A month ago, everyone had agreed on where the Leafs were at – the middle of nowhere. The goalies weren’t good enough. The defence was thin. GM Brad Treliving’s headline off-season additions were busts.

The best way to save the campaign was to trade for every single available player in the NHL. If you had offered most Leafs fans one of those fantasy team ‘auto pick’ options where the algorithm chooses your entire squad, save for Matthews and William Nylander, many might have gone for it. ‘Change’ was the operative word.

In the past week, that has flipped. ‘Don’t jinx it’ is the new marching order. Matthews is hockey Jesus and everything is going to be fine. Don’t upset him. In fact, stop talking to him. Don’t even look at him.

Just keep things exactly as they are and this perfect moment can be extended uninterrupted and undiminished for four months.

Even Rielly was talking that way after Saturday night – “I was definitely nervous about coming in because the team was rolling. That was a little wracking.”

What a great new word. They should emblazon that across the front of the arena. That’s what it’s like to put any faith in the Leafs – wracking.

This is where the managing part of being in management comes to the fore, and should form the basis of how hiring Treliving is judged.

Maybe this is the version of the Leafs he pictured when he gave Bertuzzi his deal. Maybe he saw a world in which Jones shamed the two guys ahead of him into beating the league mean for shots stopped. Maybe he believed that, led by Matthews and Marner, the Leafs could flip common wisdom and score their way to the promised land.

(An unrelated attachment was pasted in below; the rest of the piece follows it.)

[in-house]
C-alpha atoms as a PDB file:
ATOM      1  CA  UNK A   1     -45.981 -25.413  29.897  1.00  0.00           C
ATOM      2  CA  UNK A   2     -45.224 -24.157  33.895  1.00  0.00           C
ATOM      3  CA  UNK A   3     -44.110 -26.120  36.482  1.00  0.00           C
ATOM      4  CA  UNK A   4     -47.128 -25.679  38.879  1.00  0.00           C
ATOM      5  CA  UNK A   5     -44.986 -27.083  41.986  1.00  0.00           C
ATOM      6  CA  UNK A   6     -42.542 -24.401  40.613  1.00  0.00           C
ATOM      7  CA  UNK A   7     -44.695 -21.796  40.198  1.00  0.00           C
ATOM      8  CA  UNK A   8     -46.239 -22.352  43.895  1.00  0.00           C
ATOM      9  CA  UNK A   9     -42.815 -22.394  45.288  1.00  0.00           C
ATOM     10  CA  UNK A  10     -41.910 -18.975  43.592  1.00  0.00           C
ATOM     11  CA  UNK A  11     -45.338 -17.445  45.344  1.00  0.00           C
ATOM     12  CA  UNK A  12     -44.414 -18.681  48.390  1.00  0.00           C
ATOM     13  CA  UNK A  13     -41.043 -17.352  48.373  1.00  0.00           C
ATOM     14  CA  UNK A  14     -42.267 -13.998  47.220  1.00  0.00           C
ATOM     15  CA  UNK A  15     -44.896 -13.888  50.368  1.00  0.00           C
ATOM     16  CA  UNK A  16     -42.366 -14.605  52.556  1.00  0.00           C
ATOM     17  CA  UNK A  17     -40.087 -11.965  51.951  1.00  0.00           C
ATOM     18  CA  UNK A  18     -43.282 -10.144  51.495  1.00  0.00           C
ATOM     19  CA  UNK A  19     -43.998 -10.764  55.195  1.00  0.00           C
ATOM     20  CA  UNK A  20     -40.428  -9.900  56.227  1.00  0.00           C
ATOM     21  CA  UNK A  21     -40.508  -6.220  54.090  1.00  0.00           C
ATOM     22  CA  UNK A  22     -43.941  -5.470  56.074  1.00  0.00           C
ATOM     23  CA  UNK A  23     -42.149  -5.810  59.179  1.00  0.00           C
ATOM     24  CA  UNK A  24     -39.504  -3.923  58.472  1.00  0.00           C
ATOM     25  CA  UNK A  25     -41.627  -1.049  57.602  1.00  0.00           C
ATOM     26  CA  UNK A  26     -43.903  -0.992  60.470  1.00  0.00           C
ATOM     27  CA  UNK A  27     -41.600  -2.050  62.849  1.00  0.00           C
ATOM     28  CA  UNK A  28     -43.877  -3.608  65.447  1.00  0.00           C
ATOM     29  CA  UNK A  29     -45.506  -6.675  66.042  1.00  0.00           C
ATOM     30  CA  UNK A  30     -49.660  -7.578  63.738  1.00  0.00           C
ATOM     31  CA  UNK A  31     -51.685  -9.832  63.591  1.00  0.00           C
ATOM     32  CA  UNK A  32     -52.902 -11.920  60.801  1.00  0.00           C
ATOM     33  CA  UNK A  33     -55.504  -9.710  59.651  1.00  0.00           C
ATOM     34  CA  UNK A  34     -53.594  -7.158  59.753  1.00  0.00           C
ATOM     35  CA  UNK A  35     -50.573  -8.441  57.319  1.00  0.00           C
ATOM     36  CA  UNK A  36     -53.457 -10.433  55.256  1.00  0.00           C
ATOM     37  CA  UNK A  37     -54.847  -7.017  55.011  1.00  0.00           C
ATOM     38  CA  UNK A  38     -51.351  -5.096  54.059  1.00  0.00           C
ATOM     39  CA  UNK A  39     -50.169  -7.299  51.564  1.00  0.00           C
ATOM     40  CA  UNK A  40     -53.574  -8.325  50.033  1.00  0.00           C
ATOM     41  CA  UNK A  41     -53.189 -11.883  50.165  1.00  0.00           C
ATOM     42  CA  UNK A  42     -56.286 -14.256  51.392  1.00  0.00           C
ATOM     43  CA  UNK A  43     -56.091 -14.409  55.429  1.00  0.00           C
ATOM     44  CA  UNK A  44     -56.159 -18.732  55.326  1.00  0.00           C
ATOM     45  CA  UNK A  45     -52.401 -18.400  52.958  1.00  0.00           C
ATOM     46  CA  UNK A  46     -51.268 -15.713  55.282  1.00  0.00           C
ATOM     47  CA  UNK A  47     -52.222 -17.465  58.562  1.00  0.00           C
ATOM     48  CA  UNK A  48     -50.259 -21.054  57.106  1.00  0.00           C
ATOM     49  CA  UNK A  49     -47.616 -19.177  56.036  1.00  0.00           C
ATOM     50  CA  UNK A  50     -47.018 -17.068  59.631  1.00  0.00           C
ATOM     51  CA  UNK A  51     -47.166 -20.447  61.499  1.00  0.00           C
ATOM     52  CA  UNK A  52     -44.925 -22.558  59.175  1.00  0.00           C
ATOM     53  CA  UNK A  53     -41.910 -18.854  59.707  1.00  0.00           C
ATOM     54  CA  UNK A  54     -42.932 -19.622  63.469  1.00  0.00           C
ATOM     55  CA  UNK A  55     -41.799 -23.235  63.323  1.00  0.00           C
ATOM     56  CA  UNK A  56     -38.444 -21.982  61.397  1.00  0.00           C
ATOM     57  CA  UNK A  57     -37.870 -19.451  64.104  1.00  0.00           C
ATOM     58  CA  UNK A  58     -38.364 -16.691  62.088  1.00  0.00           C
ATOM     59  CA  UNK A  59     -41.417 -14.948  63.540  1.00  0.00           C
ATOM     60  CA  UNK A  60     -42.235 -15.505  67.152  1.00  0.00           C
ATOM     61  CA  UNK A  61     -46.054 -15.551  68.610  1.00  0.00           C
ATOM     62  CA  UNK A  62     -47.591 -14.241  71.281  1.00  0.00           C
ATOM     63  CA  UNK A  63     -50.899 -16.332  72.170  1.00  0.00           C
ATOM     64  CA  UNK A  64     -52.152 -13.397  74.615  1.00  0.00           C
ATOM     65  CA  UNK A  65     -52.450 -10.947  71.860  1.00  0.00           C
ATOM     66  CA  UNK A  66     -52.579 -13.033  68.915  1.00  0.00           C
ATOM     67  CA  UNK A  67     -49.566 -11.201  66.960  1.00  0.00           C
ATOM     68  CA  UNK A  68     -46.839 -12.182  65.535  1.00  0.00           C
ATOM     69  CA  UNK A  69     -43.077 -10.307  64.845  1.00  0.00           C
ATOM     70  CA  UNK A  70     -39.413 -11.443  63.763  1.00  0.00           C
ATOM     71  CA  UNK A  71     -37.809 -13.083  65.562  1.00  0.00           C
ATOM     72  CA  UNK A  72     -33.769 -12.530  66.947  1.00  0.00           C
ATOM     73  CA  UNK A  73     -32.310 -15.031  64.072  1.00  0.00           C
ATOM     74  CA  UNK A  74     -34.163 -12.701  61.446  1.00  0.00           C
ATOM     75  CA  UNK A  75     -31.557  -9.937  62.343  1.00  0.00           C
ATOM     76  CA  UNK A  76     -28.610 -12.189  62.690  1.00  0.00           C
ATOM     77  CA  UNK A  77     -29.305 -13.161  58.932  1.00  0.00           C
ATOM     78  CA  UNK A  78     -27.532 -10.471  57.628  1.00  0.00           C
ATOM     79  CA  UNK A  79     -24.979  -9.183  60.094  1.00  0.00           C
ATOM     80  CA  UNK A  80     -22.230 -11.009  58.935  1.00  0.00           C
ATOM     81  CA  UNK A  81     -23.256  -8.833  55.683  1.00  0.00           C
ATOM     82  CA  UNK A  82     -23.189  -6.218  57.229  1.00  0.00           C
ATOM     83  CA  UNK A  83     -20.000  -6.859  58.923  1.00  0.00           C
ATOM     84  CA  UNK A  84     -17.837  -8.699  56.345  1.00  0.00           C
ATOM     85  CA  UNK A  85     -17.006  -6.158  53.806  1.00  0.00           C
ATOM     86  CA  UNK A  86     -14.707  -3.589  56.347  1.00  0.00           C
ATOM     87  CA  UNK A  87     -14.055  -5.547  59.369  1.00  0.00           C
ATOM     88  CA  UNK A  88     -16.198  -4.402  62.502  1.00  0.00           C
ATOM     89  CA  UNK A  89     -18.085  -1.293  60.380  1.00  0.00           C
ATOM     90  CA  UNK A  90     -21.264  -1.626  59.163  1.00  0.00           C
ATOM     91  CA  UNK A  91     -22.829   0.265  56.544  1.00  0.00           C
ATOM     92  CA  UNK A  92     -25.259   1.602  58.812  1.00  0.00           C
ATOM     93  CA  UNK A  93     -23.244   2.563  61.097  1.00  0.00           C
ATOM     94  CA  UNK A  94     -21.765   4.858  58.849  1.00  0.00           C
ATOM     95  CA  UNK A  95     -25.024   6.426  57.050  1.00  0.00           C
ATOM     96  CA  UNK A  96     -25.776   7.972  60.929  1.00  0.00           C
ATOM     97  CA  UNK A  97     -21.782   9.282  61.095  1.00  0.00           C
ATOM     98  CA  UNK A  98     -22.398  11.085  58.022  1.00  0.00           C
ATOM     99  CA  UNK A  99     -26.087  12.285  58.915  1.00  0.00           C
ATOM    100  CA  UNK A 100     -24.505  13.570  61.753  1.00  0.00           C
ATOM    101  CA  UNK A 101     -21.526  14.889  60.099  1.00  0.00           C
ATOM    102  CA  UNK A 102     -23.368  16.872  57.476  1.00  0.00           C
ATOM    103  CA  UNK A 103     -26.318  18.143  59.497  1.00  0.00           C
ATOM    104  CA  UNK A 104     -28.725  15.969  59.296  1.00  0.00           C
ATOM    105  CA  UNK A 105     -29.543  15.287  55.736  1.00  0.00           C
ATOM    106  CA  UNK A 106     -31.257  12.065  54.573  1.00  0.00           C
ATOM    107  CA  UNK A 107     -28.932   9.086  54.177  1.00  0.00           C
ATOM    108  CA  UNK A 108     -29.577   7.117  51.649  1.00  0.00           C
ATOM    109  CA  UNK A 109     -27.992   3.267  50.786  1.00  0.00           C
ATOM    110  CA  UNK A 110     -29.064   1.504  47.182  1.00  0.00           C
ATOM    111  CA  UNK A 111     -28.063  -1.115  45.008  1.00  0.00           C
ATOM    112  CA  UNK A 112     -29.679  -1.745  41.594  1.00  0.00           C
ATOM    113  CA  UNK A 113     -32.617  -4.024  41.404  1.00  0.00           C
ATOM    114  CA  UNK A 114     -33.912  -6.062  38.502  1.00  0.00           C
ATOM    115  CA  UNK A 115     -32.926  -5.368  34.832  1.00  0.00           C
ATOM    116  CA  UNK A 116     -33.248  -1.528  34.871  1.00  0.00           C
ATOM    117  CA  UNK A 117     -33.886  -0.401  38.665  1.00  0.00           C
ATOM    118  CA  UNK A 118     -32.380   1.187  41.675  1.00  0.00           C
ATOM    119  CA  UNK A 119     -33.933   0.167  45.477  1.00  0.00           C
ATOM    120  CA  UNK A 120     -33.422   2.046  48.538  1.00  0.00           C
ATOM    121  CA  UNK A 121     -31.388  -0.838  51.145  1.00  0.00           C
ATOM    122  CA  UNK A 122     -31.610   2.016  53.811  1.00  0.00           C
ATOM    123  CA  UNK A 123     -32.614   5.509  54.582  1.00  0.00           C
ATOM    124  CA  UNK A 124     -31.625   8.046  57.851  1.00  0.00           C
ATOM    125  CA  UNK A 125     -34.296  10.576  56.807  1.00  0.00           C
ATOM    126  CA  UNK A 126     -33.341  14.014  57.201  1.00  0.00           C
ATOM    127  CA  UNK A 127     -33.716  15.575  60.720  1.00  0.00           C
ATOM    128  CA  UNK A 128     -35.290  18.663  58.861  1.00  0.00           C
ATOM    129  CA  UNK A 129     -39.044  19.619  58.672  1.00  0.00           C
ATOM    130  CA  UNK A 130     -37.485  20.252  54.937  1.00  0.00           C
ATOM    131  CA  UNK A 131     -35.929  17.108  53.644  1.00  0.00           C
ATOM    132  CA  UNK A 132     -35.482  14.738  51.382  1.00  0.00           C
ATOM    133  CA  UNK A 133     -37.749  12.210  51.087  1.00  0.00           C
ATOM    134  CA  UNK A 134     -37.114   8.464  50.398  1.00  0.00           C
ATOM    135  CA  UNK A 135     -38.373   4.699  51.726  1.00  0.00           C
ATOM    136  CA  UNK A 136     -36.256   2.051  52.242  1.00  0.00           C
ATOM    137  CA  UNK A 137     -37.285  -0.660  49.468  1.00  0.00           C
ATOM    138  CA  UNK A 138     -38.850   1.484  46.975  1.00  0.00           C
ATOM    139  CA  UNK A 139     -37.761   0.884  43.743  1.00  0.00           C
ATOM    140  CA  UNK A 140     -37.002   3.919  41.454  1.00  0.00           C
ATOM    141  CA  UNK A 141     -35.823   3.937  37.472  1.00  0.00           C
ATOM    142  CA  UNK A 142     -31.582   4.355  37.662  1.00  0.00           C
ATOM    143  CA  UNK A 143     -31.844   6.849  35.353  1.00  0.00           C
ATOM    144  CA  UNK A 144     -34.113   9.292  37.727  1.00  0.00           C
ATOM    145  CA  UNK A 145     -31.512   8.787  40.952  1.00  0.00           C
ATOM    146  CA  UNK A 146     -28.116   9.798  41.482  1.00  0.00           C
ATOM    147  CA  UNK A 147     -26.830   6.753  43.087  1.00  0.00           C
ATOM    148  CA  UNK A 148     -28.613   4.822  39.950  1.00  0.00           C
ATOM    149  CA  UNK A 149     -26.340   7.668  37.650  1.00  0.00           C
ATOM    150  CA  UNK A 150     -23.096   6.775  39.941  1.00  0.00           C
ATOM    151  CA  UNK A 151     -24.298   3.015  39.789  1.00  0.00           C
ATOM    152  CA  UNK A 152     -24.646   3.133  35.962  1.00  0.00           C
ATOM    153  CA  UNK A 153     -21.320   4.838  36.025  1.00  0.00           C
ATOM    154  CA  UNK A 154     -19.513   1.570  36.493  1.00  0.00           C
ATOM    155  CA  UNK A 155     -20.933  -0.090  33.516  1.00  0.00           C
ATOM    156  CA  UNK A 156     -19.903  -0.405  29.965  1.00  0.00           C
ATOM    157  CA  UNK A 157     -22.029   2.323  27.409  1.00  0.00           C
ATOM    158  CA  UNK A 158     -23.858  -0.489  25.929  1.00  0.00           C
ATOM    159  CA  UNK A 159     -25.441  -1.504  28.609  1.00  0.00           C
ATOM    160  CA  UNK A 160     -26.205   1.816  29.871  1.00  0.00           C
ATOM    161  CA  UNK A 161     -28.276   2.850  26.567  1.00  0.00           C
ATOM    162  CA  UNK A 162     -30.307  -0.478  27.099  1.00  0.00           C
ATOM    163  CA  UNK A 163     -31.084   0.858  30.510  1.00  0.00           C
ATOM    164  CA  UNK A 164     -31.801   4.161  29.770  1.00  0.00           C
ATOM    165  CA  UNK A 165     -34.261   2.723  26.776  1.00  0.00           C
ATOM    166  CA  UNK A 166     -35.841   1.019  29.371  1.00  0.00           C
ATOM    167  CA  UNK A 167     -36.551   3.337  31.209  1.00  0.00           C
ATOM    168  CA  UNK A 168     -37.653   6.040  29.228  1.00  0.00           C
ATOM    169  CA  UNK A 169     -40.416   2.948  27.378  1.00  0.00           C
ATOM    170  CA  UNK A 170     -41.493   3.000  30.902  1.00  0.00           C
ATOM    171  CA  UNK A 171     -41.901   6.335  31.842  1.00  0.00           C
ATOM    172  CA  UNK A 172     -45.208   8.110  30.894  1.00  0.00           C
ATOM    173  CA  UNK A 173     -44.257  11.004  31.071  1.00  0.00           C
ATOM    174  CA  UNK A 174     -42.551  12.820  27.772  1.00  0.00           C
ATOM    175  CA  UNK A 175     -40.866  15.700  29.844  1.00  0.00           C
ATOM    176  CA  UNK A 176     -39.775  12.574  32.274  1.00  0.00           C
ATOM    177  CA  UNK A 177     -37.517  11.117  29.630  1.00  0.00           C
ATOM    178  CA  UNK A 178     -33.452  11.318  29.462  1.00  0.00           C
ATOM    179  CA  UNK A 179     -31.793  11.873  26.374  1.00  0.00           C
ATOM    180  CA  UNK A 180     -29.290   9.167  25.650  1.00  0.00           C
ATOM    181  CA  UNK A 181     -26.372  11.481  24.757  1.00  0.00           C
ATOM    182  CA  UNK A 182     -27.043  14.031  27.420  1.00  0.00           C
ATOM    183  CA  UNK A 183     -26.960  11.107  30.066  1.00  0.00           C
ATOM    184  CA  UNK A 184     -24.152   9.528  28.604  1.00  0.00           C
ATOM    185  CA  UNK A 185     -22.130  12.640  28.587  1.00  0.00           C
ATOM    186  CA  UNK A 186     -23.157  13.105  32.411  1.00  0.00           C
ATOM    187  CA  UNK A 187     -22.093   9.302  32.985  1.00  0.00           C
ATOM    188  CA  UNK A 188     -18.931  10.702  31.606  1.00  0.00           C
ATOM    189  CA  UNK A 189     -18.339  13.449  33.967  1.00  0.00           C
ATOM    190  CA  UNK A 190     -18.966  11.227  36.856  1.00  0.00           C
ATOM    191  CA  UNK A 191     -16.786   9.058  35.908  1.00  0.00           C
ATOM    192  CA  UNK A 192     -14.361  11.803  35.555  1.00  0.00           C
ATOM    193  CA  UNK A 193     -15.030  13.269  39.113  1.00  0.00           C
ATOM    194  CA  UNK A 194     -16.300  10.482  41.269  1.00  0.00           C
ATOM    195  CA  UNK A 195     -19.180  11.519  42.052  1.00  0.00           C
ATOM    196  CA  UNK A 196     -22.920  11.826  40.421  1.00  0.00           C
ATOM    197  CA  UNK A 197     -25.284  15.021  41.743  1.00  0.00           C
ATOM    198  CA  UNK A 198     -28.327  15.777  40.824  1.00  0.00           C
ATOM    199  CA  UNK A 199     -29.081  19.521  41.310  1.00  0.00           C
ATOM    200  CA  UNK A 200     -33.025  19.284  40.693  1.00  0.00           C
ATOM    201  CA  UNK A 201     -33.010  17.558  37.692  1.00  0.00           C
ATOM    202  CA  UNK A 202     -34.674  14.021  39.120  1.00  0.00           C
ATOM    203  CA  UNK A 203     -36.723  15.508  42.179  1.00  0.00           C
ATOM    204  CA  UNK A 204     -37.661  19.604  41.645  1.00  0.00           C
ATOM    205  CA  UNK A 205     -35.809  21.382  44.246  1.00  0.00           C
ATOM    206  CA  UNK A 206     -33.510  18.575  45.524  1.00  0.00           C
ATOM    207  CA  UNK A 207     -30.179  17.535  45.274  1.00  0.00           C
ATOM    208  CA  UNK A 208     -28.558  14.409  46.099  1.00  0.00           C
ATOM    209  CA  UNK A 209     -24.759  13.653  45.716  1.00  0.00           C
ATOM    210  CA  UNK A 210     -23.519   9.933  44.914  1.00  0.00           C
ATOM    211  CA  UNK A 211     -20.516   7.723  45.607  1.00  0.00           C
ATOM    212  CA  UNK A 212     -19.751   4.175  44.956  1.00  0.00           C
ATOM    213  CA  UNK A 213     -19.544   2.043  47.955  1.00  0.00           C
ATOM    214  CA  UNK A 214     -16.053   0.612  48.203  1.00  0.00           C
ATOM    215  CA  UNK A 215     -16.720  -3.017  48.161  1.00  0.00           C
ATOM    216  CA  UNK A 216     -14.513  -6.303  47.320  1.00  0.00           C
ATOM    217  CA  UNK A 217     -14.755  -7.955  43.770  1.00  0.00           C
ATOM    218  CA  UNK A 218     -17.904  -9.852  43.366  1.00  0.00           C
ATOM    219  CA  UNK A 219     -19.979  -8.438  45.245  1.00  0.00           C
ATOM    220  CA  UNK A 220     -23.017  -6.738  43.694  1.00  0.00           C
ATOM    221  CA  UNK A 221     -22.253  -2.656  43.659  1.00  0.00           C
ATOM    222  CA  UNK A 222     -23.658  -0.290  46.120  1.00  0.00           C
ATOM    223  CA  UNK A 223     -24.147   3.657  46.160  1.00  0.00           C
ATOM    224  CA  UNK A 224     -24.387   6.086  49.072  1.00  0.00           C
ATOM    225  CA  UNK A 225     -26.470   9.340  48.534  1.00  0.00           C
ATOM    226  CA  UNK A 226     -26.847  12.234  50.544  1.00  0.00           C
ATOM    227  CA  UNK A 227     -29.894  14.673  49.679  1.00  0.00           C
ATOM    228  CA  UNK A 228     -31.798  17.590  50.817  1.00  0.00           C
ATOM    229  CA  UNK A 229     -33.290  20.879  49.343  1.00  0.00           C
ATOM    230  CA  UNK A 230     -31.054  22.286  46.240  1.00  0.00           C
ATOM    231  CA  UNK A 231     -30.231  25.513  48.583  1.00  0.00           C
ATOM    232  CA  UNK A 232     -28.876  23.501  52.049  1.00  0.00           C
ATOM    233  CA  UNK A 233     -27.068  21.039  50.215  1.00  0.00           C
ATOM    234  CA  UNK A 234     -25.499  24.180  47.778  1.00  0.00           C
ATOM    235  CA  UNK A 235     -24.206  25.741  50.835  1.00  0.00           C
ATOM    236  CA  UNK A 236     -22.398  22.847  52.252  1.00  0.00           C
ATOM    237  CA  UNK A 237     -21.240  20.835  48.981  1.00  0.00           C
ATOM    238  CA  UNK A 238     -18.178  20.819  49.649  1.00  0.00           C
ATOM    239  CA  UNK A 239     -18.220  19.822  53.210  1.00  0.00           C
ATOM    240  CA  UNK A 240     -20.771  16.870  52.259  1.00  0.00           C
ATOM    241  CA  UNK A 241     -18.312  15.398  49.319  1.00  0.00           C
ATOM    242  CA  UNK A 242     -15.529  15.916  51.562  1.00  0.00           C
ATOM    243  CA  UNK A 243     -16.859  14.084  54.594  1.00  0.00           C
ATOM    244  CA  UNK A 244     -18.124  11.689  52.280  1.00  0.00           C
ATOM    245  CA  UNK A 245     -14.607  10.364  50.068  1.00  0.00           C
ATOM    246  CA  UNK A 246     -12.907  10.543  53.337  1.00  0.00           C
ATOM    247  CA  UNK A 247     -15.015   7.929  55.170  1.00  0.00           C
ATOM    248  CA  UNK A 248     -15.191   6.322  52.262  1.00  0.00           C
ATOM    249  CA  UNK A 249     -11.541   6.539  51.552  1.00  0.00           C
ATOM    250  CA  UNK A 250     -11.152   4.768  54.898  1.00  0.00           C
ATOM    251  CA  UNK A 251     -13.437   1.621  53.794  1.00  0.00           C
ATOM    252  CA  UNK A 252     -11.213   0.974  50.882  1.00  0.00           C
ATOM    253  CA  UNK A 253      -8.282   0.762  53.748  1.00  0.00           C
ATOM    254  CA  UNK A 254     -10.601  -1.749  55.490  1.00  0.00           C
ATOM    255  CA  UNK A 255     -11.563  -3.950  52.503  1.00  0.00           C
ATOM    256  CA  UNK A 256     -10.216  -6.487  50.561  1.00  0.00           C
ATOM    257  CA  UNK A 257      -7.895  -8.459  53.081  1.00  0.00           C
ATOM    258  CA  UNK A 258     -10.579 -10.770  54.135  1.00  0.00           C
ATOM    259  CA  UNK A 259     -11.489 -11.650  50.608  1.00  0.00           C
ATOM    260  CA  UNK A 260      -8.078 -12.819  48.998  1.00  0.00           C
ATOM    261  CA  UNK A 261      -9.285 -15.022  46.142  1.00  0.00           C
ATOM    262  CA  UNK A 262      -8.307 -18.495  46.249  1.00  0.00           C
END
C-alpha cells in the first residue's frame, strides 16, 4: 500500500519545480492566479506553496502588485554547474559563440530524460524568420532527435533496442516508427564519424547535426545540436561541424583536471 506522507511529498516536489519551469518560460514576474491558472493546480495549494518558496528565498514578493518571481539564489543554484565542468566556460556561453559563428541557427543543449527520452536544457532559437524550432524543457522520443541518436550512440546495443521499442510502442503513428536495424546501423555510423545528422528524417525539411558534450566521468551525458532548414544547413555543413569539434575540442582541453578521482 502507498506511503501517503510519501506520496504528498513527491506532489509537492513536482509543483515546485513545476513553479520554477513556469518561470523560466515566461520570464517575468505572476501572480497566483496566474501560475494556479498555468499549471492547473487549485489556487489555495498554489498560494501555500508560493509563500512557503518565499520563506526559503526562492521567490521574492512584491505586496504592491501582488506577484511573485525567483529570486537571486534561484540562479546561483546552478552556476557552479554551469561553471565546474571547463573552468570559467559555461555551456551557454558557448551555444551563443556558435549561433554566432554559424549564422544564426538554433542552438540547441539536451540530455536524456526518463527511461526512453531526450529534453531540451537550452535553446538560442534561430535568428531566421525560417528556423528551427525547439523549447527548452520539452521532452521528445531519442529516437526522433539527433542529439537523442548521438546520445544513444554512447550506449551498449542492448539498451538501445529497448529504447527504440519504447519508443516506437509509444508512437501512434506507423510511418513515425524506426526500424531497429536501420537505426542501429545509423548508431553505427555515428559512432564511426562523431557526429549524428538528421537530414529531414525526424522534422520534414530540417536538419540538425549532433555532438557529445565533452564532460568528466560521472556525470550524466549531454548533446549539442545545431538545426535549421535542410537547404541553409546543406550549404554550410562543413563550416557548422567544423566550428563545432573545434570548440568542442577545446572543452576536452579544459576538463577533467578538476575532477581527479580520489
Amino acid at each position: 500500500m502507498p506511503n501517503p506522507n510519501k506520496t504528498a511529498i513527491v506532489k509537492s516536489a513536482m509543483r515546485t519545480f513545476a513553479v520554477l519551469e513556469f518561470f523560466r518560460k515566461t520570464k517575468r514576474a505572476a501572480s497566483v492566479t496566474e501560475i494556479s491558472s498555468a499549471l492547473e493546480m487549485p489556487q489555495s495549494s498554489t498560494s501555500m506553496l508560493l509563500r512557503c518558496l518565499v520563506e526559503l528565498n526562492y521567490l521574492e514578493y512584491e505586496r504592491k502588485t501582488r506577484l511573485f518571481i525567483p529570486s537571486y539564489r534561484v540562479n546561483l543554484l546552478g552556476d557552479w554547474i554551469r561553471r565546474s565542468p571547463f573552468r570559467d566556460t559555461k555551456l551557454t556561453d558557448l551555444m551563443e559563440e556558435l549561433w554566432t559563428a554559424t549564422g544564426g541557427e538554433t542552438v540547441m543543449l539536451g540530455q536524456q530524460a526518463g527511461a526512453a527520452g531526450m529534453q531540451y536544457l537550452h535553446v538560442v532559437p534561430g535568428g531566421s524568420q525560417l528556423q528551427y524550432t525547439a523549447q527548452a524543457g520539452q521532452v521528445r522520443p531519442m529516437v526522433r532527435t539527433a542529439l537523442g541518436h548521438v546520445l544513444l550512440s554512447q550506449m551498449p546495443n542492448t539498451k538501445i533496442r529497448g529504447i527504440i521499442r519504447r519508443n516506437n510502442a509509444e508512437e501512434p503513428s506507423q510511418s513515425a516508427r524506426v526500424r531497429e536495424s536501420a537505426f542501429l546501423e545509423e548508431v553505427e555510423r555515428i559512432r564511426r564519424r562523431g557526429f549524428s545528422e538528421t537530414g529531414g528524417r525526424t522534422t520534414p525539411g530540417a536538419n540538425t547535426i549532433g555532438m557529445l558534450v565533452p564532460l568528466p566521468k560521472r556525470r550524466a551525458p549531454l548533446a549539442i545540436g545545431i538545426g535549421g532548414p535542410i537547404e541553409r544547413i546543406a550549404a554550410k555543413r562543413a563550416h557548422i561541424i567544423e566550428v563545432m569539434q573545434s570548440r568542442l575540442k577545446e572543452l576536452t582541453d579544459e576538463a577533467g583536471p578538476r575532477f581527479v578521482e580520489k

At the start of the season, Treliving did the usual thing in which the new guy asks for time to find his feet. In Leafsland, that usually means ‘I give you five to seven years of ash and you give me unlimited mulligans.’ That’s how Toronto hears it anyway. Maybe Treliving’s different. Maybe he meant five months.

If so, maybe the Leafs have arrived at something like a finished product.

It’s also possible Treliving always intended on further tuning, no matter how smoothly the engine began turning over. A month ago, that was the obvious play. Now it will require more steel. If you trade for a brand name and things go sideways, only one person will be blamed – the trader.

The easy choice is to do nothing at the deadline, or to do so little that it effectively amounts to nothing.

The bold choice is to make a major change (trading everything in the kids’ college fund for Nashville goalie Juuse Saros would qualify).

The right choice cannot be known for several months.

For a change, it doesn’t feel like the Leafs are staggering into the deadline with a sign marked ‘Sucker’ taped to their backs. They may even be dealing from a position of strength.

This season hasn’t had many surprises, good or bad. Even the win streak isn’t unexpected. A team with this much artillery should go on streaks.

But to find themselves in a position late in the year where they have more than a single direction in which they can go? That’s new.